Public art

Frieze sculpture piece marks sixth anniversary of South African mining massacre

Haroon Gunn-Salie’s installation of 17 headless men represents victims of Marikana shootings

Haroon Gunn-Salie’s Senzenina Courtesy of Goodman Gallery

The South African artist Haroon Gunn-Salie’s sculpture on show in Regent’s Park in London, which commemorates the Marikana massacre of 2012, gains extra resonance today on the sixth anniversary of the tragedy. The entire work, on show as part of Frieze Sculpture (until 7 October), was installed earlier this week: 17 headless, kneeling bronze-cast figures make up the piece entitled Senzenina (2018). “There was a production delay which meant the work was only fully installed yesterday,” says a spokeswoman for Johannesburg-based Goodman Gallery which represents Gunn-Salie.

Senzenina memorialises the 34 miners killed on 16 August 2012. The miners had gathered on a small hill known as Marikana, at the LonMin mine near Pretoria, where they were striking for a wage equivalent to £700 per month. South African police opened fire on the protestors; 78 miners were also seriously injured. The work depicts the protesting miners crouched on the floor moments before being shot.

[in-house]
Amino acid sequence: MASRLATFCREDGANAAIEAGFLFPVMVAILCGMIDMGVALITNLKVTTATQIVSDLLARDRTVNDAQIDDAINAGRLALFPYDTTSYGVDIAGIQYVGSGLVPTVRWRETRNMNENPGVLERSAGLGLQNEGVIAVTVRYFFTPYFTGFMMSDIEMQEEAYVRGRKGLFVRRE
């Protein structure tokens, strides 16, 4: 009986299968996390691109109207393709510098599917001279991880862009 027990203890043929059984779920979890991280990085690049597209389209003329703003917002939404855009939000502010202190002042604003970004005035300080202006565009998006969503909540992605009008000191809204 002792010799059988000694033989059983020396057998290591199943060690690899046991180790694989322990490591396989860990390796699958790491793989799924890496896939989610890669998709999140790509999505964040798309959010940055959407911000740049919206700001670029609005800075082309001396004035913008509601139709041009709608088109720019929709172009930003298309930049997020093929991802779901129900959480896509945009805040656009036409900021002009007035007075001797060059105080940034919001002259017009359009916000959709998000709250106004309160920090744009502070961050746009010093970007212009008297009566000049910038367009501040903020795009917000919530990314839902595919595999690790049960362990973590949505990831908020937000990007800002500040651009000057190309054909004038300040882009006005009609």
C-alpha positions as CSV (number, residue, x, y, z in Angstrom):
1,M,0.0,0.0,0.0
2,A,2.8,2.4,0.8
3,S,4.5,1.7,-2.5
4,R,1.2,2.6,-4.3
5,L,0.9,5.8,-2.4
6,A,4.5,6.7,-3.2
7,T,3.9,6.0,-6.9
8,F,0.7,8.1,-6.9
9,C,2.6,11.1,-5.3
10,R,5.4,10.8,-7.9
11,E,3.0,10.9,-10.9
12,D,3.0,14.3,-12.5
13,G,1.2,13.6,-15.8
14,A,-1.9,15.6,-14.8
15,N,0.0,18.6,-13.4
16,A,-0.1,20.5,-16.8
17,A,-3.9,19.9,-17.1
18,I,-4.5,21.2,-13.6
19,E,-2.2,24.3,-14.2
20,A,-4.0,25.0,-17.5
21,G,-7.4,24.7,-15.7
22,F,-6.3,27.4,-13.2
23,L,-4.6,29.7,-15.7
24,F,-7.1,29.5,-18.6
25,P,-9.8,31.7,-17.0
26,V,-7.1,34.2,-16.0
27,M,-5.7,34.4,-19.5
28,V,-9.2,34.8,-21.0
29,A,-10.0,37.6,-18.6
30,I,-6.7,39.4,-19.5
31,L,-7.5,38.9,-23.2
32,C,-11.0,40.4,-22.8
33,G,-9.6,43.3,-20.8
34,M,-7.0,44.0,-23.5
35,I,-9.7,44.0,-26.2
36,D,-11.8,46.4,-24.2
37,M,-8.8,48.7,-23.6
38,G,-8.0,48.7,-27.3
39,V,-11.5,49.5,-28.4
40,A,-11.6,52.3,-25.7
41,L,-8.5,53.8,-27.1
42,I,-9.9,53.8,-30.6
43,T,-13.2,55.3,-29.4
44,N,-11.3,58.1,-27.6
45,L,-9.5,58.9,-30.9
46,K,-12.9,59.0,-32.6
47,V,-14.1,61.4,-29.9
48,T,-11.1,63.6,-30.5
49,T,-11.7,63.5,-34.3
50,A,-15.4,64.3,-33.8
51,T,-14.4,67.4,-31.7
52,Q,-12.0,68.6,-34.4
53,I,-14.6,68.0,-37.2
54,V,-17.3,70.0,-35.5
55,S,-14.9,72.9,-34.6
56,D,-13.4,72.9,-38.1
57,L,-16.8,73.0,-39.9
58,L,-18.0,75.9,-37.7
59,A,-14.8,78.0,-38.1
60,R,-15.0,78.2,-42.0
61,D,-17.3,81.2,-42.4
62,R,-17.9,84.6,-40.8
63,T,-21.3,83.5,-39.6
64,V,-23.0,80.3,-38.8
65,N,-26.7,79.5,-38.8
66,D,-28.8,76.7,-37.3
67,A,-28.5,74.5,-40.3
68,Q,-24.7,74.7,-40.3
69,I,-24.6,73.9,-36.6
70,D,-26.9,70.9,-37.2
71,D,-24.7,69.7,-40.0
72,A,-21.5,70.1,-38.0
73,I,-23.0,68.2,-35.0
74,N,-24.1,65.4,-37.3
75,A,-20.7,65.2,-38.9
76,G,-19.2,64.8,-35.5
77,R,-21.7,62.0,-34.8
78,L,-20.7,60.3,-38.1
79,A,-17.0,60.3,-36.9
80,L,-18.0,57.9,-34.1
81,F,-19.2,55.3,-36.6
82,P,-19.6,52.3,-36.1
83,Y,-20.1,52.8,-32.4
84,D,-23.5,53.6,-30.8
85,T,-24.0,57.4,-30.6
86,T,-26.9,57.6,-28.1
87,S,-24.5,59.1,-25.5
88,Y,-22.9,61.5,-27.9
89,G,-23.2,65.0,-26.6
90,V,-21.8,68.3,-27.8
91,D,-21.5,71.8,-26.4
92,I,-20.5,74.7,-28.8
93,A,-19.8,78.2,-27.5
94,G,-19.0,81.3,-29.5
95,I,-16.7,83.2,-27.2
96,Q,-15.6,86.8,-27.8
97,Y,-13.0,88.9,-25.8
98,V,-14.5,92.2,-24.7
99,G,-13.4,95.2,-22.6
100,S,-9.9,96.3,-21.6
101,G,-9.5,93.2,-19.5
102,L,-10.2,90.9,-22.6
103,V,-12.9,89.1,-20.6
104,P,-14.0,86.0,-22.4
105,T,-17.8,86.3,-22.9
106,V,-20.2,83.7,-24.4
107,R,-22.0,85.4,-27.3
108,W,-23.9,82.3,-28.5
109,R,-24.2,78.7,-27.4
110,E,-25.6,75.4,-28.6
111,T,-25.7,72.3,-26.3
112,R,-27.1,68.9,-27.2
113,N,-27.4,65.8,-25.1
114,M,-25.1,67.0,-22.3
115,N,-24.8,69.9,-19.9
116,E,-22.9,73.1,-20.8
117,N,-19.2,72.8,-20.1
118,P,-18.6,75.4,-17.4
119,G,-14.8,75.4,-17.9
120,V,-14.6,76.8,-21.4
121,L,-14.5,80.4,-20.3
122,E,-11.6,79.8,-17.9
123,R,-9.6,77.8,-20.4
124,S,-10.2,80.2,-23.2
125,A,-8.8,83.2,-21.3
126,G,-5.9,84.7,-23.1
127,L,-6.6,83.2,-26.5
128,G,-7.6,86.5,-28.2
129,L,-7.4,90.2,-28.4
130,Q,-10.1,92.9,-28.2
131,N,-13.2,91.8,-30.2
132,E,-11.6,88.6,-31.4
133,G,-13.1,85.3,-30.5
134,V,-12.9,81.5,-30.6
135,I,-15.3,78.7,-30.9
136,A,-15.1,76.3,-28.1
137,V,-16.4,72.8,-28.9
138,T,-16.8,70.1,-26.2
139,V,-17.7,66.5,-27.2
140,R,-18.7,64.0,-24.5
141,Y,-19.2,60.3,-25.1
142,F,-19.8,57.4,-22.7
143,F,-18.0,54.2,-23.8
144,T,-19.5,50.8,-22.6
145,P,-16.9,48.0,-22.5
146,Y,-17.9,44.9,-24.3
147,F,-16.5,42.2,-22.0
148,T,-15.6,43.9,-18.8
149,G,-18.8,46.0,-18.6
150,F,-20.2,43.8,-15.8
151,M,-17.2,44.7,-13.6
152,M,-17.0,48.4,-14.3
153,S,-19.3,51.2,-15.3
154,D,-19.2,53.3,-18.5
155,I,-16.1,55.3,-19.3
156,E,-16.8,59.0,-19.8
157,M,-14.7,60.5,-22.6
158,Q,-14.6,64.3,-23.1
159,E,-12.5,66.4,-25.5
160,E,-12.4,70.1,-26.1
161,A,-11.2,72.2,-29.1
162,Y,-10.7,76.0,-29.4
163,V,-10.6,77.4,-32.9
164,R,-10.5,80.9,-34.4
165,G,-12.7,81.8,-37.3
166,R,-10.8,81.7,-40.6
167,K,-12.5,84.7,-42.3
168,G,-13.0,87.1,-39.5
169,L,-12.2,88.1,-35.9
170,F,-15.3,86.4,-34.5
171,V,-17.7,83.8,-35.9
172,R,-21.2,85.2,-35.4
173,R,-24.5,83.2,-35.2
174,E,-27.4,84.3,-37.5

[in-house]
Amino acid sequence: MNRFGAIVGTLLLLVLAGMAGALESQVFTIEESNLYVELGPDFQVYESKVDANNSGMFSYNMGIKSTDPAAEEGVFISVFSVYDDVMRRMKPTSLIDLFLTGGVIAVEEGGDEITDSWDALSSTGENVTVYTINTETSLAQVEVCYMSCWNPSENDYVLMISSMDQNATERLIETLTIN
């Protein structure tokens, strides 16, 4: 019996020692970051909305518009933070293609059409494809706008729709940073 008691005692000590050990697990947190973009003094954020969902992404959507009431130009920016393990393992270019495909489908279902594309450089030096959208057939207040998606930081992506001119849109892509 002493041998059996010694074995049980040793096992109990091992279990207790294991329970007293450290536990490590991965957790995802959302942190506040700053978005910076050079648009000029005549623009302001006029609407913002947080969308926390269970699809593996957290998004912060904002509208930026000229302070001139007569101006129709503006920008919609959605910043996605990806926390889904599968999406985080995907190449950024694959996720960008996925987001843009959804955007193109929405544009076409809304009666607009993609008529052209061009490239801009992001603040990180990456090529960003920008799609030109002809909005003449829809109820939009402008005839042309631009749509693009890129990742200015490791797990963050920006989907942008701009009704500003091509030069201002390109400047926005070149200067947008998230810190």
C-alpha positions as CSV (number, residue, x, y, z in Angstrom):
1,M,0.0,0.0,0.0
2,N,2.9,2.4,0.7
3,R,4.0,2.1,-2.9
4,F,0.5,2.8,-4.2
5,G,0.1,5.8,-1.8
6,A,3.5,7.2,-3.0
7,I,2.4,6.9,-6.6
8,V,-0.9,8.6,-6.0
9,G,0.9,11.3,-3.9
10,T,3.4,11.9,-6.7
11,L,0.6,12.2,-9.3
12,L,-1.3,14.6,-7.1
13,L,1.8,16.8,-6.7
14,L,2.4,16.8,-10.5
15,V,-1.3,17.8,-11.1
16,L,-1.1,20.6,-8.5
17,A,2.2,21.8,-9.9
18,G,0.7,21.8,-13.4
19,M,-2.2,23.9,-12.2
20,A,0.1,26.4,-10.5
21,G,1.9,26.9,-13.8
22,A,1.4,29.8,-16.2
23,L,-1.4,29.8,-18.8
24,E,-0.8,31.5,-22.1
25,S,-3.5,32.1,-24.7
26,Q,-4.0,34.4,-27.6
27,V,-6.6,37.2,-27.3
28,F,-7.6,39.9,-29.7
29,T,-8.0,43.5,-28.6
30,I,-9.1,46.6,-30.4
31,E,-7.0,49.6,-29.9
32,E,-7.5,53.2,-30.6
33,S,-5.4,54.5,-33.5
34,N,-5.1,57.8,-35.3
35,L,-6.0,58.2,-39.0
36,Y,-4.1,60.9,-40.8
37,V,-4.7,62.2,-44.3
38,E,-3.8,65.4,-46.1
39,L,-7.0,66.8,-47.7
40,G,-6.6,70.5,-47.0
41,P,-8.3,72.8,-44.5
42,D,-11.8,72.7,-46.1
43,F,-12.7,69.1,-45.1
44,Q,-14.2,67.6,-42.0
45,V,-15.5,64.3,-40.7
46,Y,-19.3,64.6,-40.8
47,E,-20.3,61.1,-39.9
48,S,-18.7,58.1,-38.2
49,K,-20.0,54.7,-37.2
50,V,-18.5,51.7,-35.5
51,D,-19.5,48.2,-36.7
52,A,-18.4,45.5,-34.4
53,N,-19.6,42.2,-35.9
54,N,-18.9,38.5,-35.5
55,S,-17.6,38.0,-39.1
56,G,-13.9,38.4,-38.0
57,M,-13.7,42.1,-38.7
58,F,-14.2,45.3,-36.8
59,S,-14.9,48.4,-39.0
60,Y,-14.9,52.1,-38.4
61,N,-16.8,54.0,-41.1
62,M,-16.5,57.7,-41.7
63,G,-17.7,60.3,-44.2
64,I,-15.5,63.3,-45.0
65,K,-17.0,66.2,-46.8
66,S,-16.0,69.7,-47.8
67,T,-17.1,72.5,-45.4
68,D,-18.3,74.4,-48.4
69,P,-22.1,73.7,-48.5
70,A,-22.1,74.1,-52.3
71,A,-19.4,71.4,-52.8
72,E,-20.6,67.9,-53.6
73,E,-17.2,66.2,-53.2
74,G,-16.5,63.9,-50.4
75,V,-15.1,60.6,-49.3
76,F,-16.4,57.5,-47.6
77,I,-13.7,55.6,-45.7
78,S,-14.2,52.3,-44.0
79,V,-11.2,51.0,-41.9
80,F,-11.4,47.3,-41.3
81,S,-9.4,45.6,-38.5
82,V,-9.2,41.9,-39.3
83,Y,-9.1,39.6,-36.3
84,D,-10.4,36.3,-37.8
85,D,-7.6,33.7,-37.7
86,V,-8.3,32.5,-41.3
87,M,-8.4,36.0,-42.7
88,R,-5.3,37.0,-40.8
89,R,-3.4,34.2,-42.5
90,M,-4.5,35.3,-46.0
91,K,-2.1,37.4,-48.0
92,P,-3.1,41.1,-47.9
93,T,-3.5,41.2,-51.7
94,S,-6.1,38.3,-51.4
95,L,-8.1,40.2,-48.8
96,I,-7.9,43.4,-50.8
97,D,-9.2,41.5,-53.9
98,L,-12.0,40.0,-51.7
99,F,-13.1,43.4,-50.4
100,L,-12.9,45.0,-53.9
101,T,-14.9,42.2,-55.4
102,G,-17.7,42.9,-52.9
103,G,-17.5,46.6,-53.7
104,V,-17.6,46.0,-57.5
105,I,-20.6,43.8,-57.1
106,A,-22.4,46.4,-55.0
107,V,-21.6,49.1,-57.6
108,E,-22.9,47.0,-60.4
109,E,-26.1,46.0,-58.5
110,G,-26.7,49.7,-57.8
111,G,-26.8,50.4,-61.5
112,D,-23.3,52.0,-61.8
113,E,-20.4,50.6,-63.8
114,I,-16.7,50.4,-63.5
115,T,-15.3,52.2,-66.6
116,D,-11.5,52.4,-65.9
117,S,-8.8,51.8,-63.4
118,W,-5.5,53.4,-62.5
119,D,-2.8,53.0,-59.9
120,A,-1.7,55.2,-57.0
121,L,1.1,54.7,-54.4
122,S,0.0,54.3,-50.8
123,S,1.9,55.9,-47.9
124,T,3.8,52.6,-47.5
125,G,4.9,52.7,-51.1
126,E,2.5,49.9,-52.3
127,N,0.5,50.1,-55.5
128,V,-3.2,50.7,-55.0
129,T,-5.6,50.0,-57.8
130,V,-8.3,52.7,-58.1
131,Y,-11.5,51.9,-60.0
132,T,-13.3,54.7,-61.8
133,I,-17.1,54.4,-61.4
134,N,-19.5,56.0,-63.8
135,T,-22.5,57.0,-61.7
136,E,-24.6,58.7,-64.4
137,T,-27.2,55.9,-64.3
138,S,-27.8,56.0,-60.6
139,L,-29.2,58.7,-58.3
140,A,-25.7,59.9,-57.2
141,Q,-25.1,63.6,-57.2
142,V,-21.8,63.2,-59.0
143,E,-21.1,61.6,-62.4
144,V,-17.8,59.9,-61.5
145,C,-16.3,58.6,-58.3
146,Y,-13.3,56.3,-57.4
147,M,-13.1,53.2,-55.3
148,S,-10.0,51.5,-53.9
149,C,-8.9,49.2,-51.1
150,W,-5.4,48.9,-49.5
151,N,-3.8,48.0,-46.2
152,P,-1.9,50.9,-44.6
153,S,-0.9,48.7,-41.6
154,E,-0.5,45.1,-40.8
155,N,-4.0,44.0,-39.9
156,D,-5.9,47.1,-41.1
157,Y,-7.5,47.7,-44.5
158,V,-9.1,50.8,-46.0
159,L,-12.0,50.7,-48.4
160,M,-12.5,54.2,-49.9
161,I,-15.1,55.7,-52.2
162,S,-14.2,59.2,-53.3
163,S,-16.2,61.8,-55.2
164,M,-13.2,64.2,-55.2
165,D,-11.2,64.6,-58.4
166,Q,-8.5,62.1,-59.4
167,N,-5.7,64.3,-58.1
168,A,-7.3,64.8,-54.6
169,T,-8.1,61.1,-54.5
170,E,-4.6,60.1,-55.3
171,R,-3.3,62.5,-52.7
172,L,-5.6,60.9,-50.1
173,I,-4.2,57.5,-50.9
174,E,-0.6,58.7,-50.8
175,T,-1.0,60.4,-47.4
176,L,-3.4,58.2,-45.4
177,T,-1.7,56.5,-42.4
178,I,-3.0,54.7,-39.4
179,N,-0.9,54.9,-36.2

Haroon Gunn-Salie's Senzenina (2018), represented by Goodman Gallery, on show as part of Frieze Sculpture 2018 Photo: Stephen White. Courtesy of Stephen White/Frieze

“I think it’s less to do with the work’s importance than with the relevance of the story, and the lessons that can collectively be drawn from the Marikana massacre. The intention of the work is to manifest this story into a physical form, a visual and experiential language, that can be appreciated and resonates globally,” Gunn-Salie says.

He hopes that the presentation of Senzenina in Regent’s Park has a “deeper resonance” because the Marikana platinum mine operator, LonMin, is based in London. “The gesture speaks volumes to the British and international audience that it will reach, showing multinational complicity and the continuation of neocolonial bonds that remain entrenched,” he says.

There are four editions of the work; two editions in M1 resin are priced at $150,000, while two editions in bronze are priced at $275,000. “As a social activist and a sculptor, showing his work in public settings is central to Gunn-Salie’s practice,” says a gallery spokeswoman. Senzenina was shown earlier this year at the New Museum in New York.